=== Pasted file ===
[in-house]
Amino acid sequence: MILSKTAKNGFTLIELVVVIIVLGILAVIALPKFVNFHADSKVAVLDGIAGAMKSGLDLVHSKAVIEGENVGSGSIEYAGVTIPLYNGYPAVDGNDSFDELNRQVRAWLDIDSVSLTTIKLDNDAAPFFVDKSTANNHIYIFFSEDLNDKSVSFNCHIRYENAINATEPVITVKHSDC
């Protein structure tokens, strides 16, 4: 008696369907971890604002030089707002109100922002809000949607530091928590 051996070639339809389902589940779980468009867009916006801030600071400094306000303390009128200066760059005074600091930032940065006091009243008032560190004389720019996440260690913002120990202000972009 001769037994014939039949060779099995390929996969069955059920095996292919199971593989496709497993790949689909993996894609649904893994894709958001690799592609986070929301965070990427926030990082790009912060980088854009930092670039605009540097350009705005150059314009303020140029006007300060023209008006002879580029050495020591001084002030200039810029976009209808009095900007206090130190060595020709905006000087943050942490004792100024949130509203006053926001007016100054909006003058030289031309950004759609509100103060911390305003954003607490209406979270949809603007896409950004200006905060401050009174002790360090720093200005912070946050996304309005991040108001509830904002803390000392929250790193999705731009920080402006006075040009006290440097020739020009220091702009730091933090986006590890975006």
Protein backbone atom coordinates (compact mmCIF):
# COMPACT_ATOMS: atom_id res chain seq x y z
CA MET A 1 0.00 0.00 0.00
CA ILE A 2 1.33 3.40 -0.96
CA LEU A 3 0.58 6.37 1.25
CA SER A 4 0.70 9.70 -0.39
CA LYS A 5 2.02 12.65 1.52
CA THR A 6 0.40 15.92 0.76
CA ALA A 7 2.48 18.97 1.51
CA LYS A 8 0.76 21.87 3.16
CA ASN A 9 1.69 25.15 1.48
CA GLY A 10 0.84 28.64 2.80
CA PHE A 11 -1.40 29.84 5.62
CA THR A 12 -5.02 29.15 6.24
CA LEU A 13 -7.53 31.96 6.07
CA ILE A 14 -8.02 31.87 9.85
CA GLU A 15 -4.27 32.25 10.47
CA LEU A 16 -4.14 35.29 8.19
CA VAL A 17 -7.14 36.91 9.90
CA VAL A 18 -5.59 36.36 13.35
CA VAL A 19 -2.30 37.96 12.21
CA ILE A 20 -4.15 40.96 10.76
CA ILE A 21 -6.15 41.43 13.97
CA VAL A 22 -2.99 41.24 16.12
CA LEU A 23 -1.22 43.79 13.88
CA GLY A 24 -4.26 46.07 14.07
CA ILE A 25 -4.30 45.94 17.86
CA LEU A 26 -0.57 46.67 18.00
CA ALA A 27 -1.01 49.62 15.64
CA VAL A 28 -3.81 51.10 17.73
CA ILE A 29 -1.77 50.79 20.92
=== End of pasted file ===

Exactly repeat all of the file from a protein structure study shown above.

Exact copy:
[in-house]
Amino acid sequence: MILSKTAKNGFTLIELVVVIIVLGILAVIALPKFVNFHADSKVAVLDGIAGAMKSGLDLVHSKAVIEGENVGSGSIEYAGVTIPLYNGYPAVDGNDSFDELNRQVRAWLDIDSVSLTTIKLDNDAAPFFVDKSTANNHIYIFFSEDLNDKSVSFNCHIRYENAINATEPVITVKHSDC
């Protein structure tokens, strides 16, 4: 008696369907971890604002030089707002109100922002809000949607530091928590 051996070639339809389902589940779980468009867009916006801030600071400094306000303390009128200066760059005074600091930032940065006091009243008032560190004389720019996440260690913002120990202000972009 001769037994014939039949060779099995390929996969069955059920095996292919199971593989496709497993790949689909993996894609649904893994894709958001690799592609986070929301965070990427926030990082790009912060980088854009930092670039605009540097350009705005150059314009303020140029006007300060023209008006002879580029050495020591001084002030200039810029976009209808009095900007206090130190060595020709905006000087943050942490004792100024949130509203006053926001007016100054909006003058030289031309950004759609509100103060911390305003954003607490209406979270949809603007896409950004200006905060401050009174002790360090720093200005912070946050996304309005991040108001509830904002803390000392929250790193999705731009920080402006006075040009006290440097020739020009220091702009730091933090986006590890975006």
Protein backbone atom coordinates (compact mmCIF):
# COMPACT_ATOMS: atom_id res chain seq x y z
CA MET A 1 0.00 0.00 0.00
CA ILE A 2 1.33 3.40 -0.96
CA LEU A 3 0.58 6.37 1.25
CA SER A 4 0.70 9.70 -0.39
CA LYS A 5 2.02 12.65 1.52
CA THR A 6 0.40 15.92 0.76
CA ALA A 7 2.48 18.97 1.51
CA LYS A 8 0.76 21.87 3.16
CA ASN A 9 1.69 25.15 1.48
CA GLY A 10 0.84 28.64 2.80
CA PHE A 11 -1.40 29.84 5.62
CA THR A 12 -5.02 29.15 6.24
CA LEU A 13 -7.53 31.96 6.07
CA ILE A 14 -8.02 31.87 9.85
CA GLU A 15 -4.27 32.25 10.47
CA LEU A 16 -4.14 35.29 8.19
CA VAL A 17 -7.14 36.91 9.90
CA VAL A 18 -5.59 36.36 13.35
CA VAL A 19 -2.30 37.96 12.21
CA ILE A 20 -4.15 40.96 10.76
CA ILE A 21 -6.15 41.43 13.97
CA VAL A 22 -2.99 41.24 16.12
CA LEU A 23 -1.22 43.79 13.88
CA GLY A 24 -4.26 46.07 14.07
CA ILE A 25 -4.30 45.94 17.86
CA LEU A 26 -0.57 46.67 18.00
CA ALA A 27 -1.01 49.62 15.64
CA VAL A 28 -3.81 51.10 17.73
CA ILE A 29 -1.77 50.79 20.92